planting seeds

Planting Grocery Store Bell Pepper Seeds

Planting grocery store bell peppers – can you do it?  Sometimes you taste a bell pepper from the grocery store and it tastes so delicious, so why not save seeds?  You can, with some caveats to consider — let’s talk about it.

Saving Seeds from Grocery Store Peppers

Saving Grocery Store Bell Pepper Seeds

The very first thing to know if that you have to save the seeds from a ripe pepper — yellow, orange, red, etc.  Green peppers are actually immature fruits, so don’t bother trying them (unless you are up for a challenge, LOL).

The next thing is to know that there is a very good chance that the pepper you bought is a hybrid.  Hybrid peppers usually don’t breed true (unless the parents are very similar), so you may end up surprised with the fruits that grow.  (Please don’t confuse the term “hybrid” with “GMO”; they are not the same thing.)

Finally, you may have a low germination rate, due to various circumstances, so plant more seeds than you think you will need.  If they all sprout, great!  It’s easier to get rid of the weaker plants, than it is to wait and wait and your seed doesn’t sprout.

Planting Grocery Store Bell Pepper Seeds

Now comes the fun part; saving those seeds and planting them!  Here are the steps:

  • Cut open your pepper and remove the seeds with your fingers.  It’s easiest to do this over a paper plate or paper towl.
  • Once the seeds are all out, let them dry out some on the paper plate or on a paper towel.  If you’re in a dry climate, 1 day may be fine.  In a more humid environment, plan on several days.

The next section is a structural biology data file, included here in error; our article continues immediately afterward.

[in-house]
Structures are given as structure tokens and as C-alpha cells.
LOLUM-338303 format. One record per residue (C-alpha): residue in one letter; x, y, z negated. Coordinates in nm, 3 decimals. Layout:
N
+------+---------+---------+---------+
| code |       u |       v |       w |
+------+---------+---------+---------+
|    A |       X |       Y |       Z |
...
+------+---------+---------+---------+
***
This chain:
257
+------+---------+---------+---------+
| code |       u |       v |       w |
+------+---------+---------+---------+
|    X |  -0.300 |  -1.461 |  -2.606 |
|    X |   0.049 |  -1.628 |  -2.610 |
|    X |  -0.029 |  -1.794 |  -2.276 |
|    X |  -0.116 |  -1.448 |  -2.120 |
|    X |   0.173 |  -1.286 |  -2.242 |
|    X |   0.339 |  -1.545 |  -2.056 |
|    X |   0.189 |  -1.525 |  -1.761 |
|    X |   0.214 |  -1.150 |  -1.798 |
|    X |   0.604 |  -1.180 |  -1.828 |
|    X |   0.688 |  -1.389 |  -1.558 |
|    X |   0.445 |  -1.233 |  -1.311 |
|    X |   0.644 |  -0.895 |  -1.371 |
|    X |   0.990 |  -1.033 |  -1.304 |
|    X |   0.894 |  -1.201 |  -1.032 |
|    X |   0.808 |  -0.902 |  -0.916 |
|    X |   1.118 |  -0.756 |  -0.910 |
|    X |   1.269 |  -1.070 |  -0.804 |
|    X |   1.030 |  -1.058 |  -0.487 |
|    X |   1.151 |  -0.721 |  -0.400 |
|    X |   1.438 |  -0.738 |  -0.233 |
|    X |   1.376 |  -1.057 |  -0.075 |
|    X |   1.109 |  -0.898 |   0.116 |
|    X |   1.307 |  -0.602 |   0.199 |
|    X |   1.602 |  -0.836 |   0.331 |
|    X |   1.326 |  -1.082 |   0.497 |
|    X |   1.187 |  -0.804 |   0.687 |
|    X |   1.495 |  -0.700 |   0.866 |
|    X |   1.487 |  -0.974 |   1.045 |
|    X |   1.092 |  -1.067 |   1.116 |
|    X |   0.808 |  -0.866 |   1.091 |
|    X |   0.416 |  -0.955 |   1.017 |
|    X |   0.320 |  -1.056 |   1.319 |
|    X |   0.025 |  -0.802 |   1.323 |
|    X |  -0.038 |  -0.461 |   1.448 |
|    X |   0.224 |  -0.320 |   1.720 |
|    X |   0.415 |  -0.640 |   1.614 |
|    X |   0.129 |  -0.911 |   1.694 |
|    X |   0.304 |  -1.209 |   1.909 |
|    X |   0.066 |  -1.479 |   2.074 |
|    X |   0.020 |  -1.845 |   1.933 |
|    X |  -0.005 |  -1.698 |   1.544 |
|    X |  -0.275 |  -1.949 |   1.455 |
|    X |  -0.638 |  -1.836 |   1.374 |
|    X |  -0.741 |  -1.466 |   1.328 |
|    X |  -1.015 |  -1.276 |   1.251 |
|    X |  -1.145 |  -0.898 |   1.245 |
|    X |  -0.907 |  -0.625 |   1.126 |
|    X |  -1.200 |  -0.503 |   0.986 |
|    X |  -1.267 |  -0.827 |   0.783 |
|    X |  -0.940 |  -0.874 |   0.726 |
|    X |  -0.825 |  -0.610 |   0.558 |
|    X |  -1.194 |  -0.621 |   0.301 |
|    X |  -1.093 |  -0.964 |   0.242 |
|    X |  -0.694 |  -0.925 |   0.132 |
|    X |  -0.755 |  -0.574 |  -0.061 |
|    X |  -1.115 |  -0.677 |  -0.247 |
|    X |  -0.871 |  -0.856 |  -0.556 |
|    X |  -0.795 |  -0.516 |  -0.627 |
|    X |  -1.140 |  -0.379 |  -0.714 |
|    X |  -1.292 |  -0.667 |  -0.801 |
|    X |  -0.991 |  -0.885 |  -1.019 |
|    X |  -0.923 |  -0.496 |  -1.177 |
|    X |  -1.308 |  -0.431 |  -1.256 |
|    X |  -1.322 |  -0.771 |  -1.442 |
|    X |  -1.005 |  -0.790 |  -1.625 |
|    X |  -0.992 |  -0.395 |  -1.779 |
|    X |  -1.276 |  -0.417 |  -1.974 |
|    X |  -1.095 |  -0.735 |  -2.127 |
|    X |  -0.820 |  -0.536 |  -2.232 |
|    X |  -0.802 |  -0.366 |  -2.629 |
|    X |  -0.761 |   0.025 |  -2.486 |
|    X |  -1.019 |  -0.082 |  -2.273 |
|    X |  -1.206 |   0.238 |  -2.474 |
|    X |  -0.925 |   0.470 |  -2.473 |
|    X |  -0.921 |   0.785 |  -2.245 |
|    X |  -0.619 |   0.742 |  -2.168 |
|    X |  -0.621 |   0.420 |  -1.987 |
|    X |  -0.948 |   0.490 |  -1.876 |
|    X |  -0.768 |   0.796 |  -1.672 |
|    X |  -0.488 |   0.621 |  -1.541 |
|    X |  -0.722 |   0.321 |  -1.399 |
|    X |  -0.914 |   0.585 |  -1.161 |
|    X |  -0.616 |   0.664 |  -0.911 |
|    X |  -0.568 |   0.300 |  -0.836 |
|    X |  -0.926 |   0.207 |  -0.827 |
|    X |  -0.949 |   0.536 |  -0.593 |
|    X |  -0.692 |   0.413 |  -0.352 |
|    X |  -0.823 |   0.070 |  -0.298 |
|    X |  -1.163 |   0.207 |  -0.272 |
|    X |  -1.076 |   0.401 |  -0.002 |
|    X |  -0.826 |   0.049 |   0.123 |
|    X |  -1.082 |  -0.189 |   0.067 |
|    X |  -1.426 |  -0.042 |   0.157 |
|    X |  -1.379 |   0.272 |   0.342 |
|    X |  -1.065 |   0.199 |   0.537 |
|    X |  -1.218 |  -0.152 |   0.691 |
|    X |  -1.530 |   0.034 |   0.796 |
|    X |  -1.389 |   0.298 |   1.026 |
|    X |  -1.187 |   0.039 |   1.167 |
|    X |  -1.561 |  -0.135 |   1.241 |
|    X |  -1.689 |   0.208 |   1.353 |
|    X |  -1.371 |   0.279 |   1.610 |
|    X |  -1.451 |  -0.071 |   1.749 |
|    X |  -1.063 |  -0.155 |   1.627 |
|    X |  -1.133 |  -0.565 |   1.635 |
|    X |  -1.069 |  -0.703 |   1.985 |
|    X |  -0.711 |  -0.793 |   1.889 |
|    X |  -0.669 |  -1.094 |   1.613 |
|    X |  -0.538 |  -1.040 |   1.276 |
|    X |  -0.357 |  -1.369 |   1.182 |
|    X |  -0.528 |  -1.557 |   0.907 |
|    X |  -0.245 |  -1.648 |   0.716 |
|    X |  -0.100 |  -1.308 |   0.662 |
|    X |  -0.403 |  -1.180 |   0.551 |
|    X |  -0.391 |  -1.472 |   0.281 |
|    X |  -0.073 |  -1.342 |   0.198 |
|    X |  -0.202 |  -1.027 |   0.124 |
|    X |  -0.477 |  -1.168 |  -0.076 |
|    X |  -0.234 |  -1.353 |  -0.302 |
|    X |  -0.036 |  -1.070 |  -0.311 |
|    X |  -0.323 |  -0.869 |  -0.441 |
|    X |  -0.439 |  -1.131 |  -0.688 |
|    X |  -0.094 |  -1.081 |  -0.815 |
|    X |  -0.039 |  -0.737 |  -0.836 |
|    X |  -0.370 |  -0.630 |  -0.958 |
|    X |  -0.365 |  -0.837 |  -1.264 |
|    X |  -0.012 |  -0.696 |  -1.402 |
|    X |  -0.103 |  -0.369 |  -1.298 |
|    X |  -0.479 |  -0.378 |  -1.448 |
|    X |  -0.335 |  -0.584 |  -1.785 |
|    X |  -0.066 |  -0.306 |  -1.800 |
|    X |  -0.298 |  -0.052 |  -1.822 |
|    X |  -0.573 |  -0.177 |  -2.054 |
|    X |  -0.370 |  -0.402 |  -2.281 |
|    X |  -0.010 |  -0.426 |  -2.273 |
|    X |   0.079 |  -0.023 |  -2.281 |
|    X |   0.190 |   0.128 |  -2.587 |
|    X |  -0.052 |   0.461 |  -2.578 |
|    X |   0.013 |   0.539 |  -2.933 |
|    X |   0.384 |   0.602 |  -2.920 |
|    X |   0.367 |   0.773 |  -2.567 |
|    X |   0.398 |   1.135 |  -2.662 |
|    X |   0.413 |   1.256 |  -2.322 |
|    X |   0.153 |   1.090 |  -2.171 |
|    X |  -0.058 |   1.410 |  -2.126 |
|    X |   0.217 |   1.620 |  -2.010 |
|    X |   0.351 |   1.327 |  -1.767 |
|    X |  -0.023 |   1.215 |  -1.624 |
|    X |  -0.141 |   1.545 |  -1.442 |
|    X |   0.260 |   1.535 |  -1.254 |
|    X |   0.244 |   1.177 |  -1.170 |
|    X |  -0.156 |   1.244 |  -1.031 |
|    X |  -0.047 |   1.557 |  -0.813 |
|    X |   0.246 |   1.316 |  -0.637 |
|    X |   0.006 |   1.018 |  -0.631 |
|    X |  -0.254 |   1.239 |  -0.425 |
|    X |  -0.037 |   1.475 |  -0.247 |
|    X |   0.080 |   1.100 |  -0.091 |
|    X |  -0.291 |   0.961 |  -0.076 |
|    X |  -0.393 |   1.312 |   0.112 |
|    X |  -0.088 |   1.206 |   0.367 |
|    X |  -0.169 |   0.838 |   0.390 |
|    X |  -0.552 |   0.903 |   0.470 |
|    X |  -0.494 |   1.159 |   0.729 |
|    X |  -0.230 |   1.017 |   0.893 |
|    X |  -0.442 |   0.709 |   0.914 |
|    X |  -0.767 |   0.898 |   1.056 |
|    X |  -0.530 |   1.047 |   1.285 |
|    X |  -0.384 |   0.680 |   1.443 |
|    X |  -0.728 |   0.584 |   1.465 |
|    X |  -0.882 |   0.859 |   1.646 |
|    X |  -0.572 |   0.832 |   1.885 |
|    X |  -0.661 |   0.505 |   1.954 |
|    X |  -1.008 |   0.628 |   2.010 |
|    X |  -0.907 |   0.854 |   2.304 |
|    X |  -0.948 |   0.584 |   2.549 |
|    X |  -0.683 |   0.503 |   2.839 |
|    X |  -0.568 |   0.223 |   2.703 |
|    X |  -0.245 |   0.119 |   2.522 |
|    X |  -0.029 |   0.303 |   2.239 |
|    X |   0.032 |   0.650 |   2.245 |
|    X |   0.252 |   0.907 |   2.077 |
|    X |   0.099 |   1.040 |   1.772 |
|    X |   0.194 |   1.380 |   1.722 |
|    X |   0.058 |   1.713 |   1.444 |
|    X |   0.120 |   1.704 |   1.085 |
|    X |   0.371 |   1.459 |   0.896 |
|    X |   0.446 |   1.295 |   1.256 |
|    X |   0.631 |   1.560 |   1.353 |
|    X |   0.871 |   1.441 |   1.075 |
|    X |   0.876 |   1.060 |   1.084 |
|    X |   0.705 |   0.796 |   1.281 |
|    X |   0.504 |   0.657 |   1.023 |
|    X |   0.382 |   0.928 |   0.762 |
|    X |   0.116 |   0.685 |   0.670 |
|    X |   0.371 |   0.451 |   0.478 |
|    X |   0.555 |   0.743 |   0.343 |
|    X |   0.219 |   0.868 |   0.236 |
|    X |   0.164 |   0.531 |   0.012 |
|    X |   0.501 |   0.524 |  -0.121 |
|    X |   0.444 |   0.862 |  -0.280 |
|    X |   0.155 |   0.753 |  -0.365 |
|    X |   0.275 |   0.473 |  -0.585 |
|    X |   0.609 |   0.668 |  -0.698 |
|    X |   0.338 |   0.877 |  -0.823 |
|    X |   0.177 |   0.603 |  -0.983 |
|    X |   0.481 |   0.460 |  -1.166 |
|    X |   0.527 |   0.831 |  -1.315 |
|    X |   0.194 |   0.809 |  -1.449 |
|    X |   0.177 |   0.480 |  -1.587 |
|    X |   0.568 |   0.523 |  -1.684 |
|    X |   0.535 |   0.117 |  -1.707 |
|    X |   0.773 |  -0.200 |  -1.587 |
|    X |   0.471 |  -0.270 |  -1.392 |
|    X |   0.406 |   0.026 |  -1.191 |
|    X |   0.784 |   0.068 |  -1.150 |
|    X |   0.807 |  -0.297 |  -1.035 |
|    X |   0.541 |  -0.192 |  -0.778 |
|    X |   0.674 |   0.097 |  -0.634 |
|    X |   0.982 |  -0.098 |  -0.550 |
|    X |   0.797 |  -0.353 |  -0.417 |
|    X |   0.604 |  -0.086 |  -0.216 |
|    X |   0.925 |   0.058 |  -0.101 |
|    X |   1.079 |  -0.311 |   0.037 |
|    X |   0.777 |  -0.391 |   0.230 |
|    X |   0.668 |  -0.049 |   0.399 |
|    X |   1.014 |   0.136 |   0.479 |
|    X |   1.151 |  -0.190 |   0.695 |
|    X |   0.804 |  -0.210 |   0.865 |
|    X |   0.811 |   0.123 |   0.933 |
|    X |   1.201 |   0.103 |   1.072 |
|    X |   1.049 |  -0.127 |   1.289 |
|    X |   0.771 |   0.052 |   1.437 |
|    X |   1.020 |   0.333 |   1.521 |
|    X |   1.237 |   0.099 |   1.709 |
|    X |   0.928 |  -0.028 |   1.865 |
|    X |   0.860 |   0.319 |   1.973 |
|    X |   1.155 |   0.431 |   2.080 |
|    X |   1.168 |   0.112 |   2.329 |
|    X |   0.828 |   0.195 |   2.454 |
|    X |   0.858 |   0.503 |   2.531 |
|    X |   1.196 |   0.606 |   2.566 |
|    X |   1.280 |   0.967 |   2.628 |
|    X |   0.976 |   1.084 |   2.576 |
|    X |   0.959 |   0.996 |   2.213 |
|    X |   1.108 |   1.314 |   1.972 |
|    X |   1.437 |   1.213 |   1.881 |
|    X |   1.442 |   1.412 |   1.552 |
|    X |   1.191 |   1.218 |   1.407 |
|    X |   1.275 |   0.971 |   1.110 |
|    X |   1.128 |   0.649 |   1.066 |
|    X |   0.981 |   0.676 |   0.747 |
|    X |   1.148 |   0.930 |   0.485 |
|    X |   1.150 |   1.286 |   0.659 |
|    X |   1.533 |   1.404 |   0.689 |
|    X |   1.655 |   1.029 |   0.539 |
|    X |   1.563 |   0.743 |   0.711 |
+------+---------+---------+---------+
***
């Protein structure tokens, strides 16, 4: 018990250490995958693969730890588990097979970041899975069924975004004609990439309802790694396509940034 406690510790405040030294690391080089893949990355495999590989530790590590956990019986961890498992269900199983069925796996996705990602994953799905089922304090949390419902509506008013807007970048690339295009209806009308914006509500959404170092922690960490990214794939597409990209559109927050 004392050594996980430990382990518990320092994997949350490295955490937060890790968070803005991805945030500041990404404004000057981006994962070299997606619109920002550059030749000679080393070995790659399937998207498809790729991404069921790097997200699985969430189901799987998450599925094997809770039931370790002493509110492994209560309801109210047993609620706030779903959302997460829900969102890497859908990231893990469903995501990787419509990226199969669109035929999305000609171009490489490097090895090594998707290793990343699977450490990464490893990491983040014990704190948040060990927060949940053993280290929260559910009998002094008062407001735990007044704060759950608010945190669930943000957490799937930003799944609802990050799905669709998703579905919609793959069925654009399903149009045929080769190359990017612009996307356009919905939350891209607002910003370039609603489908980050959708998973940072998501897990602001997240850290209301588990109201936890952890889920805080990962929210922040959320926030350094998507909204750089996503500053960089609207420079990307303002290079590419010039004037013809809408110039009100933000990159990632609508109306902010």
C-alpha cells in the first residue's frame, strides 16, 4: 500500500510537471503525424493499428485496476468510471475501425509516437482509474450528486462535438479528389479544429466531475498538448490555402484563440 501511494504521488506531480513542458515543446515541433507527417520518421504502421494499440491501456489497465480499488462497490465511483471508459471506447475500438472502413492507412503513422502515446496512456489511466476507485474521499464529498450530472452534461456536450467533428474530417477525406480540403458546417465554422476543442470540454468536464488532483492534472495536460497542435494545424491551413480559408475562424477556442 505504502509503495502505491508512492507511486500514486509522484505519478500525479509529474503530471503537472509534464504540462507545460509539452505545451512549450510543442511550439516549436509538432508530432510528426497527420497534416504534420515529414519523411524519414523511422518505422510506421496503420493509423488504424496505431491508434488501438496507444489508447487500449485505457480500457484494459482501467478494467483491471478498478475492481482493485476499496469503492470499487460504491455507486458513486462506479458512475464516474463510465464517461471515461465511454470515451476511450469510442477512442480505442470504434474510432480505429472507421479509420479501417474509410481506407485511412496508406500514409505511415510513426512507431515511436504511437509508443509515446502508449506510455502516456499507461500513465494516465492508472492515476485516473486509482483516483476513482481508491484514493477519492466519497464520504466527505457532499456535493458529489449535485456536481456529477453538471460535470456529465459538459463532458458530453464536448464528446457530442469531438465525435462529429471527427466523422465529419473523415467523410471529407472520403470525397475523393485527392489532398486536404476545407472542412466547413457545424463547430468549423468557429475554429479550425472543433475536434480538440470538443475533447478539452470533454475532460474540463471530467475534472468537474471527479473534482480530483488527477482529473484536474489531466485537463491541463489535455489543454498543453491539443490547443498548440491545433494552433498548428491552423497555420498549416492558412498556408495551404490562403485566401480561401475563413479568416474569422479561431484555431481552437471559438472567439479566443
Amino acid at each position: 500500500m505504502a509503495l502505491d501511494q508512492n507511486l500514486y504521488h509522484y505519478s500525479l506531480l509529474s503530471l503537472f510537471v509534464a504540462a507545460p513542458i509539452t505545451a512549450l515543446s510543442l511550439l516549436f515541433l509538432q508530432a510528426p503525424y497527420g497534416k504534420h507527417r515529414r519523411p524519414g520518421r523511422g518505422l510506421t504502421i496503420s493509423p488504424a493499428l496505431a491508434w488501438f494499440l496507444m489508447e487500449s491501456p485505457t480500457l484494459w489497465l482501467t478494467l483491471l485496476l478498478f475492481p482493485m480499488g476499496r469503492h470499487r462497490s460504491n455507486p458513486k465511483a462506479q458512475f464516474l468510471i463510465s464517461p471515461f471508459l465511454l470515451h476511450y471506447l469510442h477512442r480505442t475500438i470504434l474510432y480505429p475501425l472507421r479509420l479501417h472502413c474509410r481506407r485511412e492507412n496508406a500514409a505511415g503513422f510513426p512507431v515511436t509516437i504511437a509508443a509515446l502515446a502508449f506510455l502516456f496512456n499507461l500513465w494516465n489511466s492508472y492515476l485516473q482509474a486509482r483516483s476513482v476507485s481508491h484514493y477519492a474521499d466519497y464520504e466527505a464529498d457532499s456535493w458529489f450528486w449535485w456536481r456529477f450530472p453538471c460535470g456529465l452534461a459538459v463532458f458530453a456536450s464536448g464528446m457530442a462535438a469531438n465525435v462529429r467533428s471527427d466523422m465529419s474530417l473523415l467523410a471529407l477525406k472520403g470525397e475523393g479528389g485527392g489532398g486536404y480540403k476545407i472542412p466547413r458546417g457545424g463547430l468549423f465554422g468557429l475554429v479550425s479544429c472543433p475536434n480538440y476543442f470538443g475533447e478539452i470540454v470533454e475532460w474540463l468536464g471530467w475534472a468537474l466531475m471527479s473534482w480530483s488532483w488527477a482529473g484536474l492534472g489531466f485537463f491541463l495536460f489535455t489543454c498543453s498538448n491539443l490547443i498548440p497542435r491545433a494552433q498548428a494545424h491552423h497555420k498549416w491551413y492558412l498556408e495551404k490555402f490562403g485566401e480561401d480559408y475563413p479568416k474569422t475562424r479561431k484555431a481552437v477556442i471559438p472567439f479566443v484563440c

• Once the seeds are dry, take a look at them carefully.  Discard any seeds which are dark, or which seem misshapen.
  • Using your favorite seed starting medium, plant your pepper seeds.
  • Water in the seeds well, but don’t leave them in a puddle of water.
  • Remember to cover your container with a plastic dome, plastic wrap, sandwich bag or the like.  Don’t make it airtight; you just want the container to keep some of the moisture in.
  • If you have a seed germination mat, please use it; peppers really like to have bottom heat for germinating!
  • Check your container every few days; if it seems dry, mist the seed starting medium with some warm water.

Peppers usually take between 5 days to 2 weeks to sprout, depending on the environment and the pepper itself.  Don’t give up until it’s been 3+ weeks and no sign of germination.  By planting extra seeds, you raise the chances of getting at least one to sprout!

(Note: If you are trying to germinate a habanero or other really hot pepper, they may take 4 weeks to germinate — don’t give up on them until 5+ weeks.)

You don’t need to put your seeds under a light for them to germinate, but once they do, move the seeds to a sunny windowsill or under a plant grow light.  And once your weather gets warm enough (70+ degrees days, no lower than 55 degree nights) you can plant them outside.  Here are some more tips on growing bell peppers.

Peppers grow well in containers (which is how I grow mine these days).  I usually will plant 1 pepper in a 3-gallon container, or two plants in a 5-gallon container.   You can obviously also plant them in the ground.

Set the peppers in an area where they get at least 6 hours of direct sun a day.

Now because you have no idea as to what pepper variety your seeds came from, it’s hard to know how long it will take your seedling to go from planting out until you have some “green ripe” peppers, much less fully ripe (red, orange, yellow, etc.).  And again, likely the pepper you saved seeds from was a hybrid, so you won’t know exactly what your pepper will end up like until it produces the fruit.

Have fun growing your grocery store pepper plants!

Growing Peppers From Seeds, Part 2

I got a little carried away describing some different pepper seeds for different climates in my previous growing peppers from seeds post.  So now let’s talk about the actual planting process.

What You Need